It's the time of year when visitors turn up in vast numbers at this blog looking for Laurence Binyon's 'For the Fallen'. I like to be helpful, so here in one handy blogpost are all your Remembrancetide needs. Binyon is your man if you are prepared to wait until stanza 4; McCrae is punchier, certainly more pugilistic: you will need to ignore the final stanza's call to arms, or at least pretend that, as long as it is read in a suitably sombre tone, no one need worry about what it means.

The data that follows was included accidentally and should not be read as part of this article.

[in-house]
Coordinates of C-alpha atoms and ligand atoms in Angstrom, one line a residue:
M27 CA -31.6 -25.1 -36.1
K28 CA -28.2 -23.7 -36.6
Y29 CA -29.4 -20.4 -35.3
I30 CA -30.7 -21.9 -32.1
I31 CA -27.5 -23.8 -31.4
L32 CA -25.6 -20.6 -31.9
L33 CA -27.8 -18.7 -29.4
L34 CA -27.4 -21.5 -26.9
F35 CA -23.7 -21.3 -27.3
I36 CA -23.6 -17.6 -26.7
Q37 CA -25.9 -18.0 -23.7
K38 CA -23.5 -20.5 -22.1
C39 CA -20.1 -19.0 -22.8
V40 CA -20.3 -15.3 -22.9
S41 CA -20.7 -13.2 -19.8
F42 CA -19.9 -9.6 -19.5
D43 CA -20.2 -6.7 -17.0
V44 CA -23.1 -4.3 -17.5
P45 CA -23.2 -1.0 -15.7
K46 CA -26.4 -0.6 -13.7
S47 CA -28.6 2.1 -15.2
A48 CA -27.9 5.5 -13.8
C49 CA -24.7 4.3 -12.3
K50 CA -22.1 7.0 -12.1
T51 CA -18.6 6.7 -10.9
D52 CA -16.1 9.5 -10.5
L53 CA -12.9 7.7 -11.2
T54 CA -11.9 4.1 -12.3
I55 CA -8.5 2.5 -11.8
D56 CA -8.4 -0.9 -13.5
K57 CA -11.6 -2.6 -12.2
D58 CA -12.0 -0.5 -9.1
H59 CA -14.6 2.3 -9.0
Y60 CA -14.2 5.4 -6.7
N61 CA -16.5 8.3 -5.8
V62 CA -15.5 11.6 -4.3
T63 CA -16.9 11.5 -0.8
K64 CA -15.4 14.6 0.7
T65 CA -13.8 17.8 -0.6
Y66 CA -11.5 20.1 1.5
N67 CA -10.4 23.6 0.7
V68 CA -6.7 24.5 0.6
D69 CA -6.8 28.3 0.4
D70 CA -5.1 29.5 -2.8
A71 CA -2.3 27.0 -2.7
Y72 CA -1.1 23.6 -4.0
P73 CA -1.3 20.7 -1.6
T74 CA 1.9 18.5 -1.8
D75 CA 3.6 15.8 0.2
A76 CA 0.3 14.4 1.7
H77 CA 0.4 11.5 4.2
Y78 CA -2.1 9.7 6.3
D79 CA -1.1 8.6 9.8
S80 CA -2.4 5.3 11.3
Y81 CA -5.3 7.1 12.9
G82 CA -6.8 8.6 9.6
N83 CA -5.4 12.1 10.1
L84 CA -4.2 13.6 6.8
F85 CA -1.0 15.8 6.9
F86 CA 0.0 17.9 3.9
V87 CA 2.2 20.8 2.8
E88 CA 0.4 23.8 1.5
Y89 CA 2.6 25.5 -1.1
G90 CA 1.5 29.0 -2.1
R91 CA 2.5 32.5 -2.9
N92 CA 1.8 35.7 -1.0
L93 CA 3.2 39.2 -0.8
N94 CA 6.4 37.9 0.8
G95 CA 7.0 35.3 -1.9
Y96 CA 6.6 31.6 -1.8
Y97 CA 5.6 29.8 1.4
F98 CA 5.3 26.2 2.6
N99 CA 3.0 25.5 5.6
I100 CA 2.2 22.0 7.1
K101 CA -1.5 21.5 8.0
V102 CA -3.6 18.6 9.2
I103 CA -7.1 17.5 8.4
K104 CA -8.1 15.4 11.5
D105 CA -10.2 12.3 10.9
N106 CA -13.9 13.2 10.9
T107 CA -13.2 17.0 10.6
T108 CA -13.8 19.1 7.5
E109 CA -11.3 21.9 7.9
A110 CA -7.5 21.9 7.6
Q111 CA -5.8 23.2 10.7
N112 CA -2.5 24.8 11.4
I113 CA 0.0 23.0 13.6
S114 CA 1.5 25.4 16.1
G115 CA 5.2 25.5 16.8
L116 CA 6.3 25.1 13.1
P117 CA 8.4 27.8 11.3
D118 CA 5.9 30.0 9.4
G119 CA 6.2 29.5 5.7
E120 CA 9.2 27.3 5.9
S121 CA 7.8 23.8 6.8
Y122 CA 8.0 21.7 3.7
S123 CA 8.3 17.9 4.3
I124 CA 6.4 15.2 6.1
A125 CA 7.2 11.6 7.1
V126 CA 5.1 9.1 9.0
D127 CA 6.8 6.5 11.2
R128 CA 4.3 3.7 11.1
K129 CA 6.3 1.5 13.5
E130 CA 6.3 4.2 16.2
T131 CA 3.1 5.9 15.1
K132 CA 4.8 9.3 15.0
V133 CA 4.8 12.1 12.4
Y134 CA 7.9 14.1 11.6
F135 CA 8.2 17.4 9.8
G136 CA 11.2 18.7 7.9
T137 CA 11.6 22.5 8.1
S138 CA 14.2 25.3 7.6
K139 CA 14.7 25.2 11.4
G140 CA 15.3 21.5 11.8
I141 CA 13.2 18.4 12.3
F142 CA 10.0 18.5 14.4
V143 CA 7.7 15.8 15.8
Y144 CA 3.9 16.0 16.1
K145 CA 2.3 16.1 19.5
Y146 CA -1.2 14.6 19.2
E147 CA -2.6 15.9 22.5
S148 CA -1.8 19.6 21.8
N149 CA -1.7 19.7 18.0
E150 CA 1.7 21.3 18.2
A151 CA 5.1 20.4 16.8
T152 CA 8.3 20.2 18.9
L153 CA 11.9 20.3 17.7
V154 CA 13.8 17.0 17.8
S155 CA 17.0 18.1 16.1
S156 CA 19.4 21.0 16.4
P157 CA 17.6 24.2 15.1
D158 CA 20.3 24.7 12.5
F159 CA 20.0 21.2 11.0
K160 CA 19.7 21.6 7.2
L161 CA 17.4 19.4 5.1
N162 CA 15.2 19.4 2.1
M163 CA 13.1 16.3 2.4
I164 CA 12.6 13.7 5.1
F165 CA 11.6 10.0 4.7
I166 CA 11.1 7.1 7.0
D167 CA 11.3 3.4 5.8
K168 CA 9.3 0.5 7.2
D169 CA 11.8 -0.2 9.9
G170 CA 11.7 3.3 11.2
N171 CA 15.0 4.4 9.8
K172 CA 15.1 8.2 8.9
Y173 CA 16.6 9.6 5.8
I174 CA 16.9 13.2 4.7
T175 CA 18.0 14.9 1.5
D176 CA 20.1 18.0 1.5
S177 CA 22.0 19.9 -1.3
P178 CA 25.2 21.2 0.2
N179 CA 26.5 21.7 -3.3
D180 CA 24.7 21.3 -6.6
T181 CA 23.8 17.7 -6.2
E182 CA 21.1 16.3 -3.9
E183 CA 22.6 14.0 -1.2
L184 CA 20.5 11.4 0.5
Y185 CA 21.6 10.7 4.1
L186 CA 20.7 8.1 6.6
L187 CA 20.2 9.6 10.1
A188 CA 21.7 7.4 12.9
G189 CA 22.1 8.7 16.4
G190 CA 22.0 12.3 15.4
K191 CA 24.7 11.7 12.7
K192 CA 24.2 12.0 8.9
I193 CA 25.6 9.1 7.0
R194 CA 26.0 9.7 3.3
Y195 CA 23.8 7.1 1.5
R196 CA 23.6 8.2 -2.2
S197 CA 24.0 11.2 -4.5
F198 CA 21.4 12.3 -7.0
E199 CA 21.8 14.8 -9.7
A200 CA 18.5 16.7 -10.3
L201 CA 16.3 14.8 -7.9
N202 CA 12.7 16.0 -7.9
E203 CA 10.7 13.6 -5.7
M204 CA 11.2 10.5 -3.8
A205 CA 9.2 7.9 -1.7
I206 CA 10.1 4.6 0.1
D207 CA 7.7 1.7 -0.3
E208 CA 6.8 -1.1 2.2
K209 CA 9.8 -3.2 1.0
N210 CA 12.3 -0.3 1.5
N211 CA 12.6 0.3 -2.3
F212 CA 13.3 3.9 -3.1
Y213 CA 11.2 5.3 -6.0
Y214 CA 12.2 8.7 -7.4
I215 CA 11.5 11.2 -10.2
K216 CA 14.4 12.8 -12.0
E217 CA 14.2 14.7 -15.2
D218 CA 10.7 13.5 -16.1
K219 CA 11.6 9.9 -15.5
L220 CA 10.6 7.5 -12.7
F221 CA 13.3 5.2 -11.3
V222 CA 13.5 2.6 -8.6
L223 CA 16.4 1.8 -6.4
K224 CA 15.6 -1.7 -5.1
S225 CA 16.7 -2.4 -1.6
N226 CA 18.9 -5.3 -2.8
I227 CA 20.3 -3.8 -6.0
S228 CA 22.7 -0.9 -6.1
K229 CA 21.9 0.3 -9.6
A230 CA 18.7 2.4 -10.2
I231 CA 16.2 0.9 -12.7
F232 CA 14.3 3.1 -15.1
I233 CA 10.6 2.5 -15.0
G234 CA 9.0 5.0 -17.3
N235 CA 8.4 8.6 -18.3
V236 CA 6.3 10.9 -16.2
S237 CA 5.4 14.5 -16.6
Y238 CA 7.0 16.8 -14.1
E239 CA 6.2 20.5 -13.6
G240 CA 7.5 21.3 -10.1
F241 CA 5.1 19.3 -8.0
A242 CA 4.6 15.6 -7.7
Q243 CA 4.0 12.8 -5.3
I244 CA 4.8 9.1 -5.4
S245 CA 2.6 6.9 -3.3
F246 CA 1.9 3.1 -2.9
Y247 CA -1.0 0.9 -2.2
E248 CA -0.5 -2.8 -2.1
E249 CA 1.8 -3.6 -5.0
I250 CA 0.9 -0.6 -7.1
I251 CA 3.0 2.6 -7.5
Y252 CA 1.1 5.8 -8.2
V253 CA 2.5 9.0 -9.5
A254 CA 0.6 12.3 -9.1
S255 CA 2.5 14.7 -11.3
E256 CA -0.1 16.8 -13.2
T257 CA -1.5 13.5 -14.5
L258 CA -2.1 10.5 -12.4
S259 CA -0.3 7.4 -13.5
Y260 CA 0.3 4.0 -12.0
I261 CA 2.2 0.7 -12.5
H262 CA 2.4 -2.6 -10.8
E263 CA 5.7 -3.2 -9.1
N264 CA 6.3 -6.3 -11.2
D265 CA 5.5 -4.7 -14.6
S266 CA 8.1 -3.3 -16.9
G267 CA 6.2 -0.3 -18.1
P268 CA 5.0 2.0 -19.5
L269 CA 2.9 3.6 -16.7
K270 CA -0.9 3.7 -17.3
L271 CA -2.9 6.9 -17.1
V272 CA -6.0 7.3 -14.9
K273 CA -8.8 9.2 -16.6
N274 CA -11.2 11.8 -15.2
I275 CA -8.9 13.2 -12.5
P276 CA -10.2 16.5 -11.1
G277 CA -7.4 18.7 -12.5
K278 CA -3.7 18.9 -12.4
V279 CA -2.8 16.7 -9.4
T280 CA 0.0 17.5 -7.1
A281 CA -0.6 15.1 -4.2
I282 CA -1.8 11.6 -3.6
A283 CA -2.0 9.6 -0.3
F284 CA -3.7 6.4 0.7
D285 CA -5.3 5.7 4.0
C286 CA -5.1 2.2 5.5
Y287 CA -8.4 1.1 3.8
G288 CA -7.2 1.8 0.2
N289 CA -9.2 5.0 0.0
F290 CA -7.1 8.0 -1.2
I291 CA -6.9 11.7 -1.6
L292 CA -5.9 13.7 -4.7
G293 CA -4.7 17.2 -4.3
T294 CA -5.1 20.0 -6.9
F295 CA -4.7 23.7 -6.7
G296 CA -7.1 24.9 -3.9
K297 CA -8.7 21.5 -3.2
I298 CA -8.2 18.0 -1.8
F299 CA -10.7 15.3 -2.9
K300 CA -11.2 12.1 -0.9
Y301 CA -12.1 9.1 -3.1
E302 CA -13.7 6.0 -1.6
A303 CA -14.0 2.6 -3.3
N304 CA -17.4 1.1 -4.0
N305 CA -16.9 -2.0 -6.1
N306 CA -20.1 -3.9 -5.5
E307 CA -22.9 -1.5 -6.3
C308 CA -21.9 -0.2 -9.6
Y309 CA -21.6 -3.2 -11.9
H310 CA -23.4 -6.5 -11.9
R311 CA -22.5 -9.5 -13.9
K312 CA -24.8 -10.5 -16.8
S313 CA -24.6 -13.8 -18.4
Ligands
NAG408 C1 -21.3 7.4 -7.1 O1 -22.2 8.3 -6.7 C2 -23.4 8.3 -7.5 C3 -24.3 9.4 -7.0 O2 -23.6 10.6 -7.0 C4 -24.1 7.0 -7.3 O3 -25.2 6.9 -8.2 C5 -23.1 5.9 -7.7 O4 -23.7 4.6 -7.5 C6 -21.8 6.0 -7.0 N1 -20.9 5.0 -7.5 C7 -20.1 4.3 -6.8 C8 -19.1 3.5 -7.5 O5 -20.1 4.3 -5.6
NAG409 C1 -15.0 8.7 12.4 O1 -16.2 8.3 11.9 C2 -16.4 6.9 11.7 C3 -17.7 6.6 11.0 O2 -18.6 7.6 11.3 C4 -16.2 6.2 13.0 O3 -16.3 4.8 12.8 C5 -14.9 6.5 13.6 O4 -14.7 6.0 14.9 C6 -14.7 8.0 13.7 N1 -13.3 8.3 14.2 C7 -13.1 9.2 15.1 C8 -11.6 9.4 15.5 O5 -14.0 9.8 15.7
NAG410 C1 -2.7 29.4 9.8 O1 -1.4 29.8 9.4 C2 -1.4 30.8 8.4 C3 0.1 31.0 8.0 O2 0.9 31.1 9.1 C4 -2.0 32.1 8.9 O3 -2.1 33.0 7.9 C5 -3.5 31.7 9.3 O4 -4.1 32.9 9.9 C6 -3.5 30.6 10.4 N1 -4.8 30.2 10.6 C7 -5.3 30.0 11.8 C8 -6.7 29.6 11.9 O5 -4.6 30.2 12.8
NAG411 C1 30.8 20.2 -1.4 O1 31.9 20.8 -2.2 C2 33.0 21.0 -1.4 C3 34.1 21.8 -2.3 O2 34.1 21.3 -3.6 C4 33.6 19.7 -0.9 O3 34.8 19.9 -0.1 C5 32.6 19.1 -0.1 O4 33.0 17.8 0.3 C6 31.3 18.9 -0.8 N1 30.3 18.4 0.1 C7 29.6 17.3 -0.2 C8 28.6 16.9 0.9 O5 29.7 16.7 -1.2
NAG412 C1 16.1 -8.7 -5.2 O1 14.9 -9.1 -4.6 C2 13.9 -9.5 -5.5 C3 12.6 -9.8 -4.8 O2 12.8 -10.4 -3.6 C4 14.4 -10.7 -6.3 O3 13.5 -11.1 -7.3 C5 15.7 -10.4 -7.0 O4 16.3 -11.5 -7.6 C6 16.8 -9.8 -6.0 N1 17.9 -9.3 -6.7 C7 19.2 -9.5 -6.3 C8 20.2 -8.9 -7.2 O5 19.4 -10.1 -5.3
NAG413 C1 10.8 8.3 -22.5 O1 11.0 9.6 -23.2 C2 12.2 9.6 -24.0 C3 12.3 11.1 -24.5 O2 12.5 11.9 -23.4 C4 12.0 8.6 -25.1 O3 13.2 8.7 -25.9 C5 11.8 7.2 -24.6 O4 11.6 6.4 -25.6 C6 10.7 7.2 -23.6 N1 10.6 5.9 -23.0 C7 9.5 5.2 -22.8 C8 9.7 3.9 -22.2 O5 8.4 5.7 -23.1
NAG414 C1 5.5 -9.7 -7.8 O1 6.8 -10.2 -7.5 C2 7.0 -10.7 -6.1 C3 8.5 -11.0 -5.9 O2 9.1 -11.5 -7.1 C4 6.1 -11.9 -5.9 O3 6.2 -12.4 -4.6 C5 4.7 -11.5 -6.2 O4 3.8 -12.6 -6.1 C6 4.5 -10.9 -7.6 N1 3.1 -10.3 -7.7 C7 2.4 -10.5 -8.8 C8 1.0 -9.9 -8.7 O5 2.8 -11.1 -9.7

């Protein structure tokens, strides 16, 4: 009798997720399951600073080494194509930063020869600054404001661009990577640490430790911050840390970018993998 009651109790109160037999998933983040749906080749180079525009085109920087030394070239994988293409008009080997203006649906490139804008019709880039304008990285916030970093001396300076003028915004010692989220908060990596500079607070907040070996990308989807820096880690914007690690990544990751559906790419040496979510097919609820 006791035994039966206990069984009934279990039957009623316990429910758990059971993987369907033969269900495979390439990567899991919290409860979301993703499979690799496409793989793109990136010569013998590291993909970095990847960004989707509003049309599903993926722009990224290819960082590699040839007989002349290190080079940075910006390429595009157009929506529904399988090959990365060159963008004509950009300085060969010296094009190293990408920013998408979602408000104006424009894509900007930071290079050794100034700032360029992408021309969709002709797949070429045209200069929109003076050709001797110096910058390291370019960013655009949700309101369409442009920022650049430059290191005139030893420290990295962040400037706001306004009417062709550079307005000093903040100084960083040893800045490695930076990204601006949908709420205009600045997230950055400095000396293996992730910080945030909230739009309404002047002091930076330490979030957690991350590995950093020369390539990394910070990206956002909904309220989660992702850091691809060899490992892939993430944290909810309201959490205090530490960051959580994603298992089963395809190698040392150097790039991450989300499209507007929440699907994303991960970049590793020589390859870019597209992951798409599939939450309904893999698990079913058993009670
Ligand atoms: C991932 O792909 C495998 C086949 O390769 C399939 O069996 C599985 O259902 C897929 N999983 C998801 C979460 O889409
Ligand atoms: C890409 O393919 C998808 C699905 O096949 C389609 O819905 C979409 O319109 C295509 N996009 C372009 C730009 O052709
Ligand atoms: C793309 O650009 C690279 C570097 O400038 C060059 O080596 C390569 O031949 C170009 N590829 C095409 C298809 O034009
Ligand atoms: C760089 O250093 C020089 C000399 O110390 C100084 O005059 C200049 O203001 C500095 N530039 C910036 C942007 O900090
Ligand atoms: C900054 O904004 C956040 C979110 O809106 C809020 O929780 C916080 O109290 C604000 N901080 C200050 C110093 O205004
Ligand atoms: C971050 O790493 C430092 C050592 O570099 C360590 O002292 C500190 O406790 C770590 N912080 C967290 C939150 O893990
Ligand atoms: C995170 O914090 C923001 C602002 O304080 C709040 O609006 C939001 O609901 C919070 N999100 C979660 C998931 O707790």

John McCrae, 'In Flanders Fields'
Then there is David Cameron's favourite poem, Wilfred Owen's 'Dulce et Decorum Est'; or, if you want something more unusual, you could choose Charlotte Mew's 'The Cenotaph'. Mew tells us the uncomfortable truth---which politicians of all stripes never fail to confirm---that remembrance can be conveniently reduced to nothing more than a public gesture, a performance, a token monument. As Geoffrey Hill, our greatest living poet, bitterly complains, England has become 'a nation / with so many memorials but no memory'.